ST. LOUIS —
Baseball is set to return to Busch Stadium next week, but multiple steps must be taken before that can happen.
The 2020 season is going to look different for fans, and feel different for players. From social distancing in the clubhouse, to completing a series of weekly testing that begins Friday, there will be new protocols in place.
The St. Louis Cardinals have started a process of entry exams for players, which will include a COVID-19 test, and antibody test, and a symptom questionnaire among other things.
This testing will be followed by a 48-hour quarantine period until organizations receive the results.
Cardinals President Bill DeWitt III said health and safety is the main priority moving forward.
“It’s not quite the bubble that we’ve heard about in other sports,” DeWitt III said. “But it’s very frequent testing, it’s all things the players are gonna have to get used to.”
DeWitt III said he believes players will adapt to the testing process each week, but may have more of a challenge adapting to the many rules put into place around the stadium.
“It’s gonna be a little different for them,” DeWitt III said. “A lot different in terms of just the ways they interact with each other in the clubhouse, and on the field. The games will be the same I think, but the way they handle and interact in the clubhouse will be a lot different. It’ll just be something we all have to get used to.”
Players and coaches will undergo COVID-19 testing every other day at a dedicated station within the ballpark.
Sports medicine doctor Rick Lehman said he agrees with the league’s protocols put into place to protect players, coaches, and staff members, but believes the hardest part will be keeping the virus from spreading if a player does test positive.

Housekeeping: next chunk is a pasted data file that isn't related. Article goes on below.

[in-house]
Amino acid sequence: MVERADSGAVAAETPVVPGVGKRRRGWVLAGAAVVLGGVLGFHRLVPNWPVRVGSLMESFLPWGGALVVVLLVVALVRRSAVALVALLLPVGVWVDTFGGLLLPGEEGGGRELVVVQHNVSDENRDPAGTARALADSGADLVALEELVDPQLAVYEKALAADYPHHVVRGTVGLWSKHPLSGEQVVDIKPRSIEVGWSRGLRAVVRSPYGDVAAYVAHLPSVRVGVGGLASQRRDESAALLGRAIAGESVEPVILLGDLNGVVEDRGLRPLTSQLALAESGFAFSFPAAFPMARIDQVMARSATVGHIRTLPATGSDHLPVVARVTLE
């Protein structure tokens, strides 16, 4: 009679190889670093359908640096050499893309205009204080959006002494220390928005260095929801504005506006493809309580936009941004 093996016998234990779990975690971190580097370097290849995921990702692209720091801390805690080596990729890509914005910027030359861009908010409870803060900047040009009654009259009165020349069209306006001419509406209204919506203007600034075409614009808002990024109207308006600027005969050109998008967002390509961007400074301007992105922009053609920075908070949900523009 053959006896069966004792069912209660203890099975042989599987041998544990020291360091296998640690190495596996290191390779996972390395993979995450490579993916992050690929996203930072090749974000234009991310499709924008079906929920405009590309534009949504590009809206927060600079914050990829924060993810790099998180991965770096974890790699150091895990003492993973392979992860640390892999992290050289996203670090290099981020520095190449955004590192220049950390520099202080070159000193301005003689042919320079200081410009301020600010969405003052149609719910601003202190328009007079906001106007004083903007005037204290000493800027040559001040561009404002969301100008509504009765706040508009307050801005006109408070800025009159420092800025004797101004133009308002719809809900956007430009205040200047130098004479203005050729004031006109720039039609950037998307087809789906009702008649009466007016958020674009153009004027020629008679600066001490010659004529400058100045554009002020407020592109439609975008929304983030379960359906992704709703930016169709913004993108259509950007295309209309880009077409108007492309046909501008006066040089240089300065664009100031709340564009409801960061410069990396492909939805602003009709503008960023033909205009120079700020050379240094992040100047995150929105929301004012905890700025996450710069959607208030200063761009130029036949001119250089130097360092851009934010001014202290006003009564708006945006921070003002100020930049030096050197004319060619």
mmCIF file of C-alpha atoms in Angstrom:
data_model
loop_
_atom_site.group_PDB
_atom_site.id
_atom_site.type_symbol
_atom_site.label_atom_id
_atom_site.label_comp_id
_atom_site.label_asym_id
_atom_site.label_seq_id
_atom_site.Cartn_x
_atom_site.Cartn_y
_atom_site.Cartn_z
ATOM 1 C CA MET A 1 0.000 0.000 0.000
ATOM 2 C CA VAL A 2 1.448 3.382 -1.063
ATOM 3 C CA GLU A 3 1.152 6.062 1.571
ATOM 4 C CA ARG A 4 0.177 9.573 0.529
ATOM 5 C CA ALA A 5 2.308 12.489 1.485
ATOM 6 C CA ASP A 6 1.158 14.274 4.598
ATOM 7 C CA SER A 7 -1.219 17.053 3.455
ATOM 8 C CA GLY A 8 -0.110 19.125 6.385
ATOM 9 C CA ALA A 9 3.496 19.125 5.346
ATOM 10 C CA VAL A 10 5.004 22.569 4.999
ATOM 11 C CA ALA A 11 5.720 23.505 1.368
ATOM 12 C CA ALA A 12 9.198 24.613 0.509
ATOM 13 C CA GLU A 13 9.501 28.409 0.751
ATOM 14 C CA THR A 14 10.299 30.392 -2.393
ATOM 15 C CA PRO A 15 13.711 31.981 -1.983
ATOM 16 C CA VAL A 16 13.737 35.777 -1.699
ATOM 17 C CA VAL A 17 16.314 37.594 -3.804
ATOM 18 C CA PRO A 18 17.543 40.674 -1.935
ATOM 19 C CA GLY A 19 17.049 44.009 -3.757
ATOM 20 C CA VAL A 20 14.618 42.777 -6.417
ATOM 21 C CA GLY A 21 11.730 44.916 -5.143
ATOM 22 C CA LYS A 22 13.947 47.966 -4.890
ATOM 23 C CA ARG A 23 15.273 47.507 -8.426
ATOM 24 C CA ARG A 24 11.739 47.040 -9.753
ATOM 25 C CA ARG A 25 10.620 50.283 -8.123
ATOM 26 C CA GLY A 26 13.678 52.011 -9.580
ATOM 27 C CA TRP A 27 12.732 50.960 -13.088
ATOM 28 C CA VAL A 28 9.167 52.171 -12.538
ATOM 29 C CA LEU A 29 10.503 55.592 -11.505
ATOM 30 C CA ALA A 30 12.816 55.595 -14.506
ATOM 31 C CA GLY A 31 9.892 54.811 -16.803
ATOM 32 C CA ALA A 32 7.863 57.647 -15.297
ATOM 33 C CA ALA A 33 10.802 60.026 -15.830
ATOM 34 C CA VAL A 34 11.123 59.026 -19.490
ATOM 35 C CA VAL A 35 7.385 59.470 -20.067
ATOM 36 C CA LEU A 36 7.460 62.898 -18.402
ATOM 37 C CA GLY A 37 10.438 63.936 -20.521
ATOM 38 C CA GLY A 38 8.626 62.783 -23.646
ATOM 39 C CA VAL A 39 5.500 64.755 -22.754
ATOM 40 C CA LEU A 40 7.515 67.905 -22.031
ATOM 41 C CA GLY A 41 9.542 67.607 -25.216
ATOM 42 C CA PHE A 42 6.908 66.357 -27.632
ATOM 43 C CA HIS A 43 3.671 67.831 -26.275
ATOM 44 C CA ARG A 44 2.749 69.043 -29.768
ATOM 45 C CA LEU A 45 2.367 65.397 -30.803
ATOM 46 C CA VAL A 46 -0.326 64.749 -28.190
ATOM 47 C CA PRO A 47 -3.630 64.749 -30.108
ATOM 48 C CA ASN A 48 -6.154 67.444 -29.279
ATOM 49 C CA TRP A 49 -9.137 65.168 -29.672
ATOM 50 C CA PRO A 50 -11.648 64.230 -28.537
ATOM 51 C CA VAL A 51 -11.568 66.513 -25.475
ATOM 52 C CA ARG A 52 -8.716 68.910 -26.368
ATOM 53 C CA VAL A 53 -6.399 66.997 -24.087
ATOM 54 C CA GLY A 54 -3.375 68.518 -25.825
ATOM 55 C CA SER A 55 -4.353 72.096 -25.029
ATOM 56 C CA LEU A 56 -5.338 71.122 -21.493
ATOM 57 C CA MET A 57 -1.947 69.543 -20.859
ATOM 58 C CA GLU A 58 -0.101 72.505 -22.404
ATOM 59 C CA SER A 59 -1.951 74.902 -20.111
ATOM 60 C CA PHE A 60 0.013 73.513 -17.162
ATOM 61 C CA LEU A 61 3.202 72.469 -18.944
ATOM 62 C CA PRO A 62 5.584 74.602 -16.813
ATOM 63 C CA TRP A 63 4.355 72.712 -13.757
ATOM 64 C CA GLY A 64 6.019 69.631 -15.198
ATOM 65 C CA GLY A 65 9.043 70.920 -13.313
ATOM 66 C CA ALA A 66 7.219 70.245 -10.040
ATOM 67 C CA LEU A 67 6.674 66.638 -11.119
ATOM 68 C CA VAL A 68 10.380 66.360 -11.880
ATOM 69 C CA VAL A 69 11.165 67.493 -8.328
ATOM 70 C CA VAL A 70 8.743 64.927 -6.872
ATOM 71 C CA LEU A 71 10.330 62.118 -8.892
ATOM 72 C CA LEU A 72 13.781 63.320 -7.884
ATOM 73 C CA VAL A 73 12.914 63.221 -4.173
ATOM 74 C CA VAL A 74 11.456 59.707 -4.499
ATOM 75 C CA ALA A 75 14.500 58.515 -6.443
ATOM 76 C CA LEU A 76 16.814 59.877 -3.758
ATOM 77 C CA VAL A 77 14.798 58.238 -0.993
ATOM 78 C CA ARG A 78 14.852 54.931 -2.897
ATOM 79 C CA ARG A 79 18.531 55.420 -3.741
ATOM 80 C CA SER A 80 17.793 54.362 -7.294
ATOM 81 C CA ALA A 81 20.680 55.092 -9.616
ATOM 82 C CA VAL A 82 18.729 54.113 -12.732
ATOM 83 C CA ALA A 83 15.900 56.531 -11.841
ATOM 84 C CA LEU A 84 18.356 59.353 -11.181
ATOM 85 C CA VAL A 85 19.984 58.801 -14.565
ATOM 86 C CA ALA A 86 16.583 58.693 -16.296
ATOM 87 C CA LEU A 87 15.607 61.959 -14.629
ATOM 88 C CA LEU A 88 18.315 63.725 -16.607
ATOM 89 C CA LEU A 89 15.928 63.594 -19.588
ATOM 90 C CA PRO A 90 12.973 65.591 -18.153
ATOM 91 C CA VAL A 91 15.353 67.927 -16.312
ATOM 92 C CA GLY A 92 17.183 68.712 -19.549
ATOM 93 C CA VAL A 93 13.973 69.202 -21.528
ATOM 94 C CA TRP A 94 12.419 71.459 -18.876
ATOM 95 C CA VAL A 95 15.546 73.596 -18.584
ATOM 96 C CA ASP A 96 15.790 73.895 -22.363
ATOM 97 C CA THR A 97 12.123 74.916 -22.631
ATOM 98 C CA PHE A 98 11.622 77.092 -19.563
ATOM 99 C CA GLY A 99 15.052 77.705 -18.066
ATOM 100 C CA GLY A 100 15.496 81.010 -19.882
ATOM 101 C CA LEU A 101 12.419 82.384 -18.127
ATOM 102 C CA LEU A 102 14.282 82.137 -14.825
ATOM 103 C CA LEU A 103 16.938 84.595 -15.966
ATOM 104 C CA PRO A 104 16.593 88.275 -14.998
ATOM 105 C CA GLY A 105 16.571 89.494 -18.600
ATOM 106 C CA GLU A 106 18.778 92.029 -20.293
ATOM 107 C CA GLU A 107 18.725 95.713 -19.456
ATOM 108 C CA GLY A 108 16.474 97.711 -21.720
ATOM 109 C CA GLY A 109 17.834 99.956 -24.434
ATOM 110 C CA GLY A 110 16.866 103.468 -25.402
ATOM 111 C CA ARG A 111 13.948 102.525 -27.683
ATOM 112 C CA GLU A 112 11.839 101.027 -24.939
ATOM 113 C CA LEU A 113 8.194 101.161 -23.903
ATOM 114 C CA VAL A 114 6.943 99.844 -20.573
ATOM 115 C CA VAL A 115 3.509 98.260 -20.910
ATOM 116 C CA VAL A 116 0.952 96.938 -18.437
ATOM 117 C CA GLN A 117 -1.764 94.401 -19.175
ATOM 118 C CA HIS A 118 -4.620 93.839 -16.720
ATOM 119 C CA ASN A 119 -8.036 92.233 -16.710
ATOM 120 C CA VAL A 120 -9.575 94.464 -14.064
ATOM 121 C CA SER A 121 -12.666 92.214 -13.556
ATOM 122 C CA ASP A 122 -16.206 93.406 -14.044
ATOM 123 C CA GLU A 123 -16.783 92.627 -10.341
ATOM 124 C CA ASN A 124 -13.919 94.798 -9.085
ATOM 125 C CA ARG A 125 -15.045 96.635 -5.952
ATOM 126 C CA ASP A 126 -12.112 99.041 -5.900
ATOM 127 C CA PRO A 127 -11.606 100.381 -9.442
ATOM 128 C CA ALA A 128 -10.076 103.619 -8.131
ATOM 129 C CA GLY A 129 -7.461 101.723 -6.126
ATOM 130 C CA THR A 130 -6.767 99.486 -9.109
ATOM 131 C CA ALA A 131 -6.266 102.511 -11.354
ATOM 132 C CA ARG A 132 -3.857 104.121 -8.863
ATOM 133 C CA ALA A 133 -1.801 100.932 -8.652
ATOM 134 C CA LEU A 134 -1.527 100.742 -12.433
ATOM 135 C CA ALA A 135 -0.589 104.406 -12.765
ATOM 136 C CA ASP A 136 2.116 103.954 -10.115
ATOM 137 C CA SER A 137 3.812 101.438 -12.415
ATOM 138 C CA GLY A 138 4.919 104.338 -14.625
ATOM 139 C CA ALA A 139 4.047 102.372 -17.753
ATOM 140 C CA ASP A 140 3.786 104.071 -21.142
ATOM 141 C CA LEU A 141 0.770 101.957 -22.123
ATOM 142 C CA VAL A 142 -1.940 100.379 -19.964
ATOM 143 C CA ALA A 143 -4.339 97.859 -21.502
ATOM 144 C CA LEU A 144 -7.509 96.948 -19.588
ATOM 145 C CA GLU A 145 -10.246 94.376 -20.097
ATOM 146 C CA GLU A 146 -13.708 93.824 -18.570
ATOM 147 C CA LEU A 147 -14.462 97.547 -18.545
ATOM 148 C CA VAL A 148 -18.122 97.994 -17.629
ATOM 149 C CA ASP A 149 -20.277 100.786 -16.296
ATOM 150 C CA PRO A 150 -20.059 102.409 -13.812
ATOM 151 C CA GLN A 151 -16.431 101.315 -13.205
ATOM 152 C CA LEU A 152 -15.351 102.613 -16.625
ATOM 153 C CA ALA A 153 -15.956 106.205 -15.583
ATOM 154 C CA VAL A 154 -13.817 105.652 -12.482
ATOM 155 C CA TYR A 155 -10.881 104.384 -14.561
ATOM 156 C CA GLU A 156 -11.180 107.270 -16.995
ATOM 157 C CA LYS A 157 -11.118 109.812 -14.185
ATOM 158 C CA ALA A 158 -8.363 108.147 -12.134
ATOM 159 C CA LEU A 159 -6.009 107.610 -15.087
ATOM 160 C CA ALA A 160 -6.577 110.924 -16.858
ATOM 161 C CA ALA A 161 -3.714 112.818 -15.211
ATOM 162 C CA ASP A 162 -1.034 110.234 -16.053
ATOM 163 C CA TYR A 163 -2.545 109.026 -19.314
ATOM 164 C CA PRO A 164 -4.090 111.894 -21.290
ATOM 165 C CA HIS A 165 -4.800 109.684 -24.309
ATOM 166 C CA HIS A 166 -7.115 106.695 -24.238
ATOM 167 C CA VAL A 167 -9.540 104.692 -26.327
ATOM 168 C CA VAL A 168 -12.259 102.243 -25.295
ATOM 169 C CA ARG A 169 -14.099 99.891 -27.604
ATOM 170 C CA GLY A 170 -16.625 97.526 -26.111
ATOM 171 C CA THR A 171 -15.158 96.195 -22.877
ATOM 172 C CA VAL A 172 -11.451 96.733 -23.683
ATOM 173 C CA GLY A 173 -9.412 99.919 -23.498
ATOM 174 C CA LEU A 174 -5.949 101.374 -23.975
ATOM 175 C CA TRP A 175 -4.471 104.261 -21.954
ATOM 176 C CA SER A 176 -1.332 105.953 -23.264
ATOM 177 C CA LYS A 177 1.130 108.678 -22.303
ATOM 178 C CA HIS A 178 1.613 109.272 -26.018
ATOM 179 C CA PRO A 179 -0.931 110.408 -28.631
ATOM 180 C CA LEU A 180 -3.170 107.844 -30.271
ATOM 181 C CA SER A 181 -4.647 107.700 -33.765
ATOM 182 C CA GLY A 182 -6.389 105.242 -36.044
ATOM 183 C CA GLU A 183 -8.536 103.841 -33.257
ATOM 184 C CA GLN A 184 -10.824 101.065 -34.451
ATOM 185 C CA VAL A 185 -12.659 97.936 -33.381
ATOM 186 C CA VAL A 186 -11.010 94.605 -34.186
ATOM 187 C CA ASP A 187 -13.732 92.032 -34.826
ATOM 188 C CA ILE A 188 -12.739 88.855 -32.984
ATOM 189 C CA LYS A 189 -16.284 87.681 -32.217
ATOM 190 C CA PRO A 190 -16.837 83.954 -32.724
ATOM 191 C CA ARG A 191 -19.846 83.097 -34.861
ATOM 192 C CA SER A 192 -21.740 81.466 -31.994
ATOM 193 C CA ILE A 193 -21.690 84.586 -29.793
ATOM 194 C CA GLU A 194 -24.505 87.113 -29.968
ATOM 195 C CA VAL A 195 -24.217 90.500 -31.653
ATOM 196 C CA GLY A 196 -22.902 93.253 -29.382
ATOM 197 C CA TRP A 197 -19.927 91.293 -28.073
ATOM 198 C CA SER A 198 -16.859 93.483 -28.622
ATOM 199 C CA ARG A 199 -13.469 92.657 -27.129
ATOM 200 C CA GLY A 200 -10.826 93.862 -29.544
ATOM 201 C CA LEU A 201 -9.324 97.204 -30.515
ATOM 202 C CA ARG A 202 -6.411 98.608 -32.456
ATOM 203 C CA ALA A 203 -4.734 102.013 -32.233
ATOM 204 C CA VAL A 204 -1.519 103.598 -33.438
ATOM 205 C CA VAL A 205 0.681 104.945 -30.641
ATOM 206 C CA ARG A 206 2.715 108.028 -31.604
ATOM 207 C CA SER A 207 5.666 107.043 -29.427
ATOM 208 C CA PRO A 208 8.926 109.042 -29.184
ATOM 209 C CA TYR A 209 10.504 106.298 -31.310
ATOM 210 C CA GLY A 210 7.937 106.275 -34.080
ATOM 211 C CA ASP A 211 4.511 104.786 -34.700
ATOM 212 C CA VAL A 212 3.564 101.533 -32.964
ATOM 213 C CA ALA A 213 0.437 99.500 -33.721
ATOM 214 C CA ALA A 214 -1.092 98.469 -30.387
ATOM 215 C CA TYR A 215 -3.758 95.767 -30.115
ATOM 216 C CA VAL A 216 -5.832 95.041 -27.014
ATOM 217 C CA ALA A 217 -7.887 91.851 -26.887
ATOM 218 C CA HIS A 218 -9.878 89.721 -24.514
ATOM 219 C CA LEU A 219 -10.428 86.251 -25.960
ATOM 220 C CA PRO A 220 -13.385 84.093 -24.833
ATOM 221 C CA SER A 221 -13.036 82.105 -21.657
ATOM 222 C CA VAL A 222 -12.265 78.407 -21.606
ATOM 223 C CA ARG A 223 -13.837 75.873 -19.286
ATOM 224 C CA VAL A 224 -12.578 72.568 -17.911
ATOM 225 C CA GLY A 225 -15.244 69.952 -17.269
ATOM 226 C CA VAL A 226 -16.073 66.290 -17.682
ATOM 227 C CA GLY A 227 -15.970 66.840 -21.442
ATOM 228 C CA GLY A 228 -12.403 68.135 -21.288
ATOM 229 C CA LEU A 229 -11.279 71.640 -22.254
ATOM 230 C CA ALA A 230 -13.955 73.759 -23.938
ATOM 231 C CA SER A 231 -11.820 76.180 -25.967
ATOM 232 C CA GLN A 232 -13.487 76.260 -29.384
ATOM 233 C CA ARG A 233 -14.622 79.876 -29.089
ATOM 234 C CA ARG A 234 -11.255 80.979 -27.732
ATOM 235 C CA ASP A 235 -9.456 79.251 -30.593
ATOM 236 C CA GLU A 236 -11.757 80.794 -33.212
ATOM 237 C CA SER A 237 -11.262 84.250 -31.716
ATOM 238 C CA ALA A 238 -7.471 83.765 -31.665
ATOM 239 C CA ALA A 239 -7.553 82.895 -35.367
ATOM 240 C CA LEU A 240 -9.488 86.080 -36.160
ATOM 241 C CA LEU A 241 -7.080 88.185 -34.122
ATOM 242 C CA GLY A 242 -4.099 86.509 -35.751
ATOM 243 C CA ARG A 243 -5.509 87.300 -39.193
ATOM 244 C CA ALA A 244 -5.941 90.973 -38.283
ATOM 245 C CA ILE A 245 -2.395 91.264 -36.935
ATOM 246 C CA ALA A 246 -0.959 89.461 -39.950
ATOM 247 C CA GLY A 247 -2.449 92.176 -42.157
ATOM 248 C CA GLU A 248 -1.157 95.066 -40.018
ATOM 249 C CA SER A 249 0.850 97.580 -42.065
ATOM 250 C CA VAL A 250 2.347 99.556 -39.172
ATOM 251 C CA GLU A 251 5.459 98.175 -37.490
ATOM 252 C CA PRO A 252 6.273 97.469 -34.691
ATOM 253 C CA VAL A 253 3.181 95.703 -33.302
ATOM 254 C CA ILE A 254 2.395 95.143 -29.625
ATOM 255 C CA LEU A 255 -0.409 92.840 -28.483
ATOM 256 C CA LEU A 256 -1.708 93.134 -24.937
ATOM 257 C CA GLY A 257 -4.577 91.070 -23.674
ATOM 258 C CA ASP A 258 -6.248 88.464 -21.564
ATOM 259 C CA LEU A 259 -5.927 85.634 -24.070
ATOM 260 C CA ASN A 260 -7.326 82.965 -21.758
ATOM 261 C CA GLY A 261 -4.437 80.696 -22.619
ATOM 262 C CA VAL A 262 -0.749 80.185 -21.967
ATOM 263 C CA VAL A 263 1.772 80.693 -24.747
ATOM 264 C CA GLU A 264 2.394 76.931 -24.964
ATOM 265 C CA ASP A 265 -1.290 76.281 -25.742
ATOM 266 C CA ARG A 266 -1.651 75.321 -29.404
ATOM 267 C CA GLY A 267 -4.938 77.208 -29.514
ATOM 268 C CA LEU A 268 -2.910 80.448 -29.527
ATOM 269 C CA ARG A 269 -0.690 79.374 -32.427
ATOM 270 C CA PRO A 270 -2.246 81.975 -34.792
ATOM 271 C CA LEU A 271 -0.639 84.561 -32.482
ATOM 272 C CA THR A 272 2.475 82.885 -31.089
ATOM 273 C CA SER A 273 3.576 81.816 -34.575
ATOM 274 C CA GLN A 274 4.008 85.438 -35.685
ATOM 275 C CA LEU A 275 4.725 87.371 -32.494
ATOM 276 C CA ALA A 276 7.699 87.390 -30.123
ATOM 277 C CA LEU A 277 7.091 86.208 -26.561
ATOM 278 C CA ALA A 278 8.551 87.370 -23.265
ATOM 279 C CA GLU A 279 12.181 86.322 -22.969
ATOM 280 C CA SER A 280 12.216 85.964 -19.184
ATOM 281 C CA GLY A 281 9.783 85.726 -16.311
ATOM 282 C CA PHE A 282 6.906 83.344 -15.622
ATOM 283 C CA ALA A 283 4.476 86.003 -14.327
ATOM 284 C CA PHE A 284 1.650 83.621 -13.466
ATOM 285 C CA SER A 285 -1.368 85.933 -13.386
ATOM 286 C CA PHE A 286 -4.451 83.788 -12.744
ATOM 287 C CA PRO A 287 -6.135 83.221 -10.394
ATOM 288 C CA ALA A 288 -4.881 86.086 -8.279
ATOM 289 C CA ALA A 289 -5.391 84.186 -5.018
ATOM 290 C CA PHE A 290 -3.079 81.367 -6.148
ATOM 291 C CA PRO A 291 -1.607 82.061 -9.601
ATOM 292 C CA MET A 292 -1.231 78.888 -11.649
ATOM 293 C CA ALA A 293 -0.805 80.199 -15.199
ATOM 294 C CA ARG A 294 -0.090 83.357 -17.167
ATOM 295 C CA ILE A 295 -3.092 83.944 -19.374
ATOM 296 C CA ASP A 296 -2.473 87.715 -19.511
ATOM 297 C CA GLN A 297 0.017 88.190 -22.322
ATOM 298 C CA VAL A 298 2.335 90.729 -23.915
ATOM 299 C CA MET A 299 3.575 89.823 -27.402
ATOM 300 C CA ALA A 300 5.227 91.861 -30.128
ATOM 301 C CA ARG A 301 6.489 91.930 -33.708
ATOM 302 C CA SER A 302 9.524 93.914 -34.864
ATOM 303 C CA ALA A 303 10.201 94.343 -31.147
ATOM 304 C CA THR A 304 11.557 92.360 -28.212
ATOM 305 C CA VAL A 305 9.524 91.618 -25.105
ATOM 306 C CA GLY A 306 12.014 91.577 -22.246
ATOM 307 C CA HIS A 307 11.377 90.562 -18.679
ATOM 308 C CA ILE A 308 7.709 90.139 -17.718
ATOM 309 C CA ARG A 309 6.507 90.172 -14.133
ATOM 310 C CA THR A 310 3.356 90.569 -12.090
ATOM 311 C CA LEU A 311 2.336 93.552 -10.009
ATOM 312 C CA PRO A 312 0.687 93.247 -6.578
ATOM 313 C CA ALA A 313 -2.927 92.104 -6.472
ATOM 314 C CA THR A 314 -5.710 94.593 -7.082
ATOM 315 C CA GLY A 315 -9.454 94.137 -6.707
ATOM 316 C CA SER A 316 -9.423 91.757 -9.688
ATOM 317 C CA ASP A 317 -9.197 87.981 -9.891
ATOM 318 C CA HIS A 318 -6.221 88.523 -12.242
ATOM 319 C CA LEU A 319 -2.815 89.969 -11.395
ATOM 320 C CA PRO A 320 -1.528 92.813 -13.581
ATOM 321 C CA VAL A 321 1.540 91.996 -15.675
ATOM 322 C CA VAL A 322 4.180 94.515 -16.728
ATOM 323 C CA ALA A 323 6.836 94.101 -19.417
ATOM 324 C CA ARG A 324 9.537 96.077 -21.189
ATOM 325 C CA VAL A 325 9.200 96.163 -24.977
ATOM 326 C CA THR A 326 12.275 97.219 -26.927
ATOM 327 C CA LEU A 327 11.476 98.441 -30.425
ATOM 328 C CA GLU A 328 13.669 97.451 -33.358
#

“I think you have to assume that the virus is in the air,” Lehman said. “It’s in the environment. If you let the athletes stay in that environment, you’re gonna get more positive tests. So, I think if there is a positive test, you better be ready to change your environment, whether that means playing somewhere else, calling some games off, or changing the schedule.”
The MLB safety guidelines instruct each team to establish a specific COVID-19 action plan in coordination with local health officials, including an isolation area within the ballpark for players who develop coronavirus symptoms.
“We do know that the reality is probably some players are gonna test positive, and there’s ways we’re gonna work around that and deal with it,” DeWitt III said. “But, I think it’s just one of those things that we’re gonna do absolutely our best to keep everybody safe, and hopefully we’ll get this season in and crown a champion at the end of October.”
Players who test negative for COVID-19 will report to the team’s first official workout at Busch stadium on July 3.